Other examples of radicalization via conspiracy theorizing are Lana Lokteff and Henrik Palmgren, the proprietors of the alt-media platform Red Ice. The married couple started out broadcasting shows about UFOs and secret societies, before going full white supremacist. They now peddle conspiracy theories such as “white genocide,” which asserts that enemies of the white race are trying to eradicate it, and feature guests who tell racist lies, including a shock jock who said that Dylann Roof’s massacre of Black church parishioners in Charleston, South Carolina bore the “telltale signs of stagecraft.” Some of the conspiratorial ideas that Red Ice has been promoting since at least 2014 found their way into the conservative mainstream during the Trump era, propagated by Republican lawmakers and highlighted on Fox News.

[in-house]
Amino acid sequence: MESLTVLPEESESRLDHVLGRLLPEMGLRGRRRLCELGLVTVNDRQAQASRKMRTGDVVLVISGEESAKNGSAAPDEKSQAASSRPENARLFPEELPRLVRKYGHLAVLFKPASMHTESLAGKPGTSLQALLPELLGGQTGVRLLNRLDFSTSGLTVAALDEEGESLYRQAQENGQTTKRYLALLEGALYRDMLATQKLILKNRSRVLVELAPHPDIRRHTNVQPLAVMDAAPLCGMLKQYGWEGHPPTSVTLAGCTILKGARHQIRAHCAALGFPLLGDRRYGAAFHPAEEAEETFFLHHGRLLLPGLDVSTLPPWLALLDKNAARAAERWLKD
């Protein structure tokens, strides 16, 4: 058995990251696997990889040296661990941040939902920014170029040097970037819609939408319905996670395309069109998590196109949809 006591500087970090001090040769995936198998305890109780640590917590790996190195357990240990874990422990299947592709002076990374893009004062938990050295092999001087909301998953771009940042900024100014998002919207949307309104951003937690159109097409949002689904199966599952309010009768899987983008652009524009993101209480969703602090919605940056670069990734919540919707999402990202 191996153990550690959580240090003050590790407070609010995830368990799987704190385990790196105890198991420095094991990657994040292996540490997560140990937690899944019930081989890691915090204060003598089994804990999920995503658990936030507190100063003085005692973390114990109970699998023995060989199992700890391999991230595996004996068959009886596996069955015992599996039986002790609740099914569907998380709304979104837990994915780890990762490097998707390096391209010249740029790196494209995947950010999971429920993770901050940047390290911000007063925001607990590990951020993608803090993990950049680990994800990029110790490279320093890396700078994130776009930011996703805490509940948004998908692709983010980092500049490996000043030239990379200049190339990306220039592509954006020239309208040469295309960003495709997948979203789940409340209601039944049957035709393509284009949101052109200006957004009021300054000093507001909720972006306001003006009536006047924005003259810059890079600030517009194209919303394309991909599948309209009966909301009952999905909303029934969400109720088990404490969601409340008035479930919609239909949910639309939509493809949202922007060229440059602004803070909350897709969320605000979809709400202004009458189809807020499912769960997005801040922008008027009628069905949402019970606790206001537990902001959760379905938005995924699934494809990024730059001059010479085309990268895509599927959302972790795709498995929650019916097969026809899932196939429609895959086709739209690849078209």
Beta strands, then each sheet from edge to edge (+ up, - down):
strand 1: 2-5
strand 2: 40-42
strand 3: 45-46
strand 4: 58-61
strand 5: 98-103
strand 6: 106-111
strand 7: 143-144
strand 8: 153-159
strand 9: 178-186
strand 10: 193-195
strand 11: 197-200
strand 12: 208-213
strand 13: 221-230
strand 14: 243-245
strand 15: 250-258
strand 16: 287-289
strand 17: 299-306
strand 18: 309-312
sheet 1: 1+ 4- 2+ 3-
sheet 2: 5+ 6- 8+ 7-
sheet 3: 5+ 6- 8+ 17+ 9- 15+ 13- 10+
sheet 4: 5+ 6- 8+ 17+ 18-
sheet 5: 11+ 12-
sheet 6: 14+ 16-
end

Lokteff is well aware of how people wind up on Red Ice. “They search around online,” she told me. “They’ll find some of the bait and some of the memes out there and kind of go down this little rabbit hole, and they find us.” Those who go down the rabbit hole might begin by wondering why there are a growing number of Spanish-language TV channels, why public schools let Muslim students wear hijabs, or why white women are having so few children—and then ask themselves if something bigger is going on, something nefarious, something that people in positions of power don’t want everyone else to see. Red Ice gives them the answers they crave.